Diogenes knew the truth.
Calmly he looked Alexander, the most powerful man on Earth, in the eye and requested, “stand a little out of my sun.”
Few pleasures are greater than basking in the warm sunshine on a sandy beach.
But everything has its price.
Recently, in a Washington Post article, Darryl Fears explains how one of the key ingredients in sunscreen is causing serious damage to coral reefs all over the world:
The sunscreen that snorkelers, beachgoers and children romping in the waves lather on for protection is killing coral and reefs around the globe. And a new study finds that a single drop in a small area is all it takes for the chemicals in the lotion to mount an attack.
The study, released Tuesday, was conducted in the U.S. Virgin Islands and Hawaii several years after a chance encounter between a group of researchers on one of the Caribbean beaches, Trunk Bay, and a vendor waiting for the day’s invasion of tourists. Just wait to see what they’d leave behind, he told the scientists – “a long oil slick.” His comment sparked the idea for the research.
Not only did the study determine that a tiny amount of sunscreen is all it takes to begin damaging the delicate corals — the equivalent of a drop of water in a half-dozen Olympic-sized swimming pools — it documented three different ways that the ingredient oxybenzone breaks the coral down, robbing it of life-giving nutrients and turning it ghostly white.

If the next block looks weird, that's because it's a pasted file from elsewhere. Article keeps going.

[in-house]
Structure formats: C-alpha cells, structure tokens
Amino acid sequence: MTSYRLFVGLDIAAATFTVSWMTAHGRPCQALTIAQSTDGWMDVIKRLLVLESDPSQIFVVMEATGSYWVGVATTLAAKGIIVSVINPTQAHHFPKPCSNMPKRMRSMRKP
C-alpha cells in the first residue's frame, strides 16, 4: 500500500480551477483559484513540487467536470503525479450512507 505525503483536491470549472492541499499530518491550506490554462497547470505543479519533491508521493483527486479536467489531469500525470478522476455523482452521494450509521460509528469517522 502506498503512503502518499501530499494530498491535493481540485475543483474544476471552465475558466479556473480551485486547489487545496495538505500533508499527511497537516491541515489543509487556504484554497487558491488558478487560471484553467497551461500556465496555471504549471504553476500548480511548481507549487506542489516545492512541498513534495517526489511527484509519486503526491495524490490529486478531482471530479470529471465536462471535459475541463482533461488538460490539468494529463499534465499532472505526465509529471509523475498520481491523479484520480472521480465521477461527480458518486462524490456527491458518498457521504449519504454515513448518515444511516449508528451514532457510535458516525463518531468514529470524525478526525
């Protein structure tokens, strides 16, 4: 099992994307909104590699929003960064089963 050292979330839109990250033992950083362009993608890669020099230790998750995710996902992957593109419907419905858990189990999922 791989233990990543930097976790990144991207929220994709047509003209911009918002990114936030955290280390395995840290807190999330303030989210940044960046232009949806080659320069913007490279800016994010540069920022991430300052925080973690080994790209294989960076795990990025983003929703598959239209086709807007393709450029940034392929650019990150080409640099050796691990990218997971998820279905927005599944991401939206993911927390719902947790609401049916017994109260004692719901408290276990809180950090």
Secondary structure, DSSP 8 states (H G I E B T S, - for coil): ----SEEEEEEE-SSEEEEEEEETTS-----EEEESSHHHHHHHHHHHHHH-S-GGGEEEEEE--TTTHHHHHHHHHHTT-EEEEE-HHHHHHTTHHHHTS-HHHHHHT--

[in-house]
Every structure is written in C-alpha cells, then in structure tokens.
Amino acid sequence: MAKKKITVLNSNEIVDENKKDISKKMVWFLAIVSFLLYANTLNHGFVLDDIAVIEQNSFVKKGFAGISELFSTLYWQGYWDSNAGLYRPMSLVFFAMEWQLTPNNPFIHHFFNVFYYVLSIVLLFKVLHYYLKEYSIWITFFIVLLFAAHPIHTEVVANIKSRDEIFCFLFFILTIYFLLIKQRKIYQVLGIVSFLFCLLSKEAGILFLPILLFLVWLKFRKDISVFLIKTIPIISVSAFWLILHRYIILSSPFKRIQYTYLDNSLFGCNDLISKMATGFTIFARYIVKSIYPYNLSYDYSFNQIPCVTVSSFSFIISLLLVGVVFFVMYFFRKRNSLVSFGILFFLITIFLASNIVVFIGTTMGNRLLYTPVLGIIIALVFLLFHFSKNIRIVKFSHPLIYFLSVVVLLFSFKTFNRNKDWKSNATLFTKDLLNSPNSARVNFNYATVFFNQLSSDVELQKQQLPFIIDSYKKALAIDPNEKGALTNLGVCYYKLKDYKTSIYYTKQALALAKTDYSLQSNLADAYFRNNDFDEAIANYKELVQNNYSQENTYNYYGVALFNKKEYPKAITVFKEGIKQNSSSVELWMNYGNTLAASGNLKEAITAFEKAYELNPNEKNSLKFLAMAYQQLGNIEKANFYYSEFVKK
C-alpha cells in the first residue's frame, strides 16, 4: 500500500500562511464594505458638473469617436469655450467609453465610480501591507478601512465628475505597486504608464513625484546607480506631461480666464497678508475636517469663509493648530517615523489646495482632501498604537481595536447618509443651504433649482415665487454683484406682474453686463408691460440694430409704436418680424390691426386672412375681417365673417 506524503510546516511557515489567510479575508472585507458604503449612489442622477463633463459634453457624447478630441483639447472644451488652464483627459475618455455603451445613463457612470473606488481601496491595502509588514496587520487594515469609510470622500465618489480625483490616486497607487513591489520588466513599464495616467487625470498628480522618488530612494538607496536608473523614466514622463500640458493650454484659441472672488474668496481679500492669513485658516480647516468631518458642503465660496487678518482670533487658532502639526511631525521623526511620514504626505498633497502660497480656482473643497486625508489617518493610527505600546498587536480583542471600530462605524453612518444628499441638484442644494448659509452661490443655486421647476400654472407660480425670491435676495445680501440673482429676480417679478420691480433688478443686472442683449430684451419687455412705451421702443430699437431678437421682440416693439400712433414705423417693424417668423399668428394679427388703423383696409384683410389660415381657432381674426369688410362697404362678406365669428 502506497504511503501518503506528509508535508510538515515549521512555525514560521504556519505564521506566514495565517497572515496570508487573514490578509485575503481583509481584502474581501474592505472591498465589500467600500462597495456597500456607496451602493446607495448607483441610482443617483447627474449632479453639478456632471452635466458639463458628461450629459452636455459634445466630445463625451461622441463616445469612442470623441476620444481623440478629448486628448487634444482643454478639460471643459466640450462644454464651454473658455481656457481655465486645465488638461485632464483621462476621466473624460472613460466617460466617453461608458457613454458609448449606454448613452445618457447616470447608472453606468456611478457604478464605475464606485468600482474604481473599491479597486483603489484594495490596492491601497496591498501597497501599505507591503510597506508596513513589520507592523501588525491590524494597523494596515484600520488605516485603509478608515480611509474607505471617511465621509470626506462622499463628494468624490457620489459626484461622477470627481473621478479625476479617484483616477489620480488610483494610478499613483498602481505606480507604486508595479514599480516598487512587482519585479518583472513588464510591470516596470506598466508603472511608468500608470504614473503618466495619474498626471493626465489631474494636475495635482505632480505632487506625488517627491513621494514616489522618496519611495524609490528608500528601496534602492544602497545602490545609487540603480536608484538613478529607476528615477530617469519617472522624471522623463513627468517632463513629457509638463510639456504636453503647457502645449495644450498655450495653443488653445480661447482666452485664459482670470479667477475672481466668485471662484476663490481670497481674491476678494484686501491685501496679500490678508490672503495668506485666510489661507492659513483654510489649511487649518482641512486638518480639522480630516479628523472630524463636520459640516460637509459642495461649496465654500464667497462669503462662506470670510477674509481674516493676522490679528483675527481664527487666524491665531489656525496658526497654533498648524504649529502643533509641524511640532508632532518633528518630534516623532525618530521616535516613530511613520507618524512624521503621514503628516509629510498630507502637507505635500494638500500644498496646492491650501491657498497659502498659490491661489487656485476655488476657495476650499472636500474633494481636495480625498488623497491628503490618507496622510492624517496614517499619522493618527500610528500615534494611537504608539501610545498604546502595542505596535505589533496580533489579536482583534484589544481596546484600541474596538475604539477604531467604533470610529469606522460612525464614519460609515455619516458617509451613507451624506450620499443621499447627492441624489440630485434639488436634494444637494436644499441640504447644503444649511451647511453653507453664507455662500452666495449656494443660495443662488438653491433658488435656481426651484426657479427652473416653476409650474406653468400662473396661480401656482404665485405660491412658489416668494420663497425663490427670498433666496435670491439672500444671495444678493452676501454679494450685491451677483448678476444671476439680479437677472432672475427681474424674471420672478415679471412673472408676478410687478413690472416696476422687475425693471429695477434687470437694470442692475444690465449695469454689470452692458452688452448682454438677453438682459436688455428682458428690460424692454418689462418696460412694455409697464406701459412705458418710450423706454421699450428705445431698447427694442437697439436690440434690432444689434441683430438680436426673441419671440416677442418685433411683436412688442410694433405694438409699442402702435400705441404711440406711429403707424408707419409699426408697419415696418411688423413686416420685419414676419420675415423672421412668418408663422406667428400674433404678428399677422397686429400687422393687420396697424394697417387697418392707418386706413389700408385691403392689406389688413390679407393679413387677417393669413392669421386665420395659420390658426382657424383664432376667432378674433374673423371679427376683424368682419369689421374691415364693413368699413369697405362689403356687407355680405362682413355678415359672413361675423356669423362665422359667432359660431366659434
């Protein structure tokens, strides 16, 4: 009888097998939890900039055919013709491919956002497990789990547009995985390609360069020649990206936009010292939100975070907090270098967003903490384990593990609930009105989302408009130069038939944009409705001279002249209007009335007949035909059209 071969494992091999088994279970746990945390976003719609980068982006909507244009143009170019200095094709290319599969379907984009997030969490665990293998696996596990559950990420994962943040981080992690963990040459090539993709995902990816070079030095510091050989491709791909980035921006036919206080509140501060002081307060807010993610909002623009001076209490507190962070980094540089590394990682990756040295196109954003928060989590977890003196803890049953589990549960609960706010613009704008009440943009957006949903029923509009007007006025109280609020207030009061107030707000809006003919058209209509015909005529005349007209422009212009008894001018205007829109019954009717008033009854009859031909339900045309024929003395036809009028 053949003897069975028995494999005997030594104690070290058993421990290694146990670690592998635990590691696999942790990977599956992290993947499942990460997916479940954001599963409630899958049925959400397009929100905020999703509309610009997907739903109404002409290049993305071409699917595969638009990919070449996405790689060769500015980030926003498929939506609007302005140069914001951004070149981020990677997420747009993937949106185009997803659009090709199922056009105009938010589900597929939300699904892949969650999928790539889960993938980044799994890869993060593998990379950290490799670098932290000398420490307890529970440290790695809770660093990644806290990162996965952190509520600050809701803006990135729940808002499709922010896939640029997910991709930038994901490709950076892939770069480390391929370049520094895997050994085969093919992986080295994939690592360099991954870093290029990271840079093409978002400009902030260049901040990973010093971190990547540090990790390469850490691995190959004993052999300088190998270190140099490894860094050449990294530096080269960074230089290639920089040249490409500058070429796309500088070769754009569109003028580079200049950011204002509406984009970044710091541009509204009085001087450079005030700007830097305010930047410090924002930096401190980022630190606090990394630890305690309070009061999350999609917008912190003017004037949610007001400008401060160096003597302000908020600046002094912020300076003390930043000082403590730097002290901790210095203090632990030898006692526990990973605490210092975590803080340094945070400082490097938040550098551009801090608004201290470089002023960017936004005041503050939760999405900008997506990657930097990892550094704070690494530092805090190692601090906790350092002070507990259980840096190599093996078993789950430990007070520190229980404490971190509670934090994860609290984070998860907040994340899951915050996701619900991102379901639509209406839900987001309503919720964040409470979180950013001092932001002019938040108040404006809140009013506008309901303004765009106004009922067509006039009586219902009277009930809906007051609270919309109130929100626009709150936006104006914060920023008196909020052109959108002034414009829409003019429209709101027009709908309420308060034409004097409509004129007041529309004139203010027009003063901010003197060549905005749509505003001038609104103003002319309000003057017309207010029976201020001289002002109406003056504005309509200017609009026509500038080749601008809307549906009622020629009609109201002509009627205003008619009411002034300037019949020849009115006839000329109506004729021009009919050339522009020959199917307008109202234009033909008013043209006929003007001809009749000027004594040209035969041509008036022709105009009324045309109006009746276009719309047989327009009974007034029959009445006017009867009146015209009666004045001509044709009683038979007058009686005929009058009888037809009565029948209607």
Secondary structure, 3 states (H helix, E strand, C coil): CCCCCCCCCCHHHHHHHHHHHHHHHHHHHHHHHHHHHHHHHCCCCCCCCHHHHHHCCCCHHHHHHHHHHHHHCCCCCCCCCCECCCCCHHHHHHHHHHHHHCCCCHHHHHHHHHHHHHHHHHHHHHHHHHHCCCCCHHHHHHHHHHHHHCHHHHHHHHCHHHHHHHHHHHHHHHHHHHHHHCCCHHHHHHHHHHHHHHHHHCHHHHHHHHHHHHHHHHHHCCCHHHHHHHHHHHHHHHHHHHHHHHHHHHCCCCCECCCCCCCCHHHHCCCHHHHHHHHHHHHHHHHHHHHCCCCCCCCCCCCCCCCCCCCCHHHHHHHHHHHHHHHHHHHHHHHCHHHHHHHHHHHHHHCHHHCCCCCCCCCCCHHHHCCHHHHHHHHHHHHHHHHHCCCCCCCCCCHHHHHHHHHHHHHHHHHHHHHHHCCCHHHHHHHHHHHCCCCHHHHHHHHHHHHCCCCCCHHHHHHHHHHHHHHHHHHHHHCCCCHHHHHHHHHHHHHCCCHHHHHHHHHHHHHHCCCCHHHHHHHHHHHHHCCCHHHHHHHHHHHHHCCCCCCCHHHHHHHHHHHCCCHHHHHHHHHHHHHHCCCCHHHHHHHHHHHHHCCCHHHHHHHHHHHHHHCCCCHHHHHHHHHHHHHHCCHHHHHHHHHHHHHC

Read the entire story here.
These are the complicated equations we need to resolve in order to leave behind a world worth living in.
While obviously we can’t abandon our skin to the harmful radiation of over-exposure, we can’t just sit back and say goodbye to one of nature’s greatest ecospheres.
Can we find effective alternatives to the chemicals we’re using now?
Can we use less without increasing the risk of skin cancer?
What do you think? Will you be more careful applying sunscreen from now on?
If you care for our coral reefs, please share this article with all your friends!
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